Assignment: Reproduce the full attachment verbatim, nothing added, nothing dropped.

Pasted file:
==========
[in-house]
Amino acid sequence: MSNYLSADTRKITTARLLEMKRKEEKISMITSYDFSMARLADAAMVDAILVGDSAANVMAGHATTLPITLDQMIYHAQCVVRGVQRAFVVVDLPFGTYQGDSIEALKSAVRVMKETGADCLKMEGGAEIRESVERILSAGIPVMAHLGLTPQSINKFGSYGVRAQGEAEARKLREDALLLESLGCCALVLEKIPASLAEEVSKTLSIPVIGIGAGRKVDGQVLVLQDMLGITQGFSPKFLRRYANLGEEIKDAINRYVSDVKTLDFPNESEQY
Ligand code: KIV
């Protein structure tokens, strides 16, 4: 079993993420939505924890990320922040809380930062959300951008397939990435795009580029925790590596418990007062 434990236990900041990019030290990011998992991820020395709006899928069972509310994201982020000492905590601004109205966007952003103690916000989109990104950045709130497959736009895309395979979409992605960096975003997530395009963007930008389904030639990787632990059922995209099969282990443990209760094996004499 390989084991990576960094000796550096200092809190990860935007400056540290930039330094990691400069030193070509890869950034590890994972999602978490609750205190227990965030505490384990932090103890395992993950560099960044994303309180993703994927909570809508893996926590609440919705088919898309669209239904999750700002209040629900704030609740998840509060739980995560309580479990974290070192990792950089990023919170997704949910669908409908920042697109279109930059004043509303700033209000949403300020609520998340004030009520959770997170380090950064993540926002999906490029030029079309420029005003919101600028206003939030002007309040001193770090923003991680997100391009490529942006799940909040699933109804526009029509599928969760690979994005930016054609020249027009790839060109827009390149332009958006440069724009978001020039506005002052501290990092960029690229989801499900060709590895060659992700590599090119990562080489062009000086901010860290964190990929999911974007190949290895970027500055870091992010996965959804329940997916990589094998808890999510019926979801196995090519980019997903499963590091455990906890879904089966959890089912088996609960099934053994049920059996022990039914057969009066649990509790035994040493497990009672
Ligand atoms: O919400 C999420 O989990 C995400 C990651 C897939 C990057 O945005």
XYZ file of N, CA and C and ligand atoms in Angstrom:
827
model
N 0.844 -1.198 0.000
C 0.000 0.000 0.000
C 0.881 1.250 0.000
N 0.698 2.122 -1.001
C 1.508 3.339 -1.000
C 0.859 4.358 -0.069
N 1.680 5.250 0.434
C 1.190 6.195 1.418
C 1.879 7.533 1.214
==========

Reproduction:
[in-house]
Amino acid sequence: MSNYLSADTRKITTARLLEMKRKEEKISMITSYDFSMARLADAAMVDAILVGDSAANVMAGHATTLPITLDQMIYHAQCVVRGVQRAFVVVDLPFGTYQGDSIEALKSAVRVMKETGADCLKMEGGAEIRESVERILSAGIPVMAHLGLTPQSINKFGSYGVRAQGEAEARKLREDALLLESLGCCALVLEKIPASLAEEVSKTLSIPVIGIGAGRKVDGQVLVLQDMLGITQGFSPKFLRRYANLGEEIKDAINRYVSDVKTLDFPNESEQY
Ligand code: KIV
């Protein structure tokens, strides 16, 4: 079993993420939505924890990320922040809380930062959300951008397939990435795009580029925790590596418990007062 434990236990900041990019030290990011998992991820020395709006899928069972509310994201982020000492905590601004109205966007952003103690916000989109990104950045709130497959736009895309395979979409992605960096975003997530395009963007930008389904030639990787632990059922995209099969282990443990209760094996004499 390989084991990576960094000796550096200092809190990860935007400056540290930039330094990691400069030193070509890869950034590890994972999602978490609750205190227990965030505490384990932090103890395992993950560099960044994303309180993703994927909570809508893996926590609440919705088919898309669209239904999750700002209040629900704030609740998840509060739980995560309580479990974290070192990792950089990023919170997704949910669908409908920042697109279109930059004043509303700033209000949403300020609520998340004030009520959770997170380090950064993540926002999906490029030029079309420029005003919101600028206003939030002007309040001193770090923003991680997100391009490529942006799940909040699933109804526009029509599928969760690979994005930016054609020249027009790839060109827009390149332009958006440069724009978001020039506005002052501290990092960029690229989801499900060709590895060659992700590599090119990562080489062009000086901010860290964190990929999911974007190949290895970027500055870091992010996965959804329940997916990589094998808890999510019926979801196995090519980019997903499963590091455990906890879904089966959890089912088996609960099934053994049920059996022990039914057969009066649990509790035994040493497990009672
Ligand atoms: O919400 C999420 O989990 C995400 C990651 C897939 C990057 O945005």
XYZ file of N, CA and C and ligand atoms in Angstrom:
827
model
N 0.844 -1.198 0.000
C 0.000 0.000 0.000
C 0.881 1.250 0.000
N 0.698 2.122 -1.001
C 1.508 3.339 -1.000
C 0.859 4.358 -0.069
N 1.680 5.250 0.434
C 1.190 6.195 1.418
C 1.879 7.533 1.214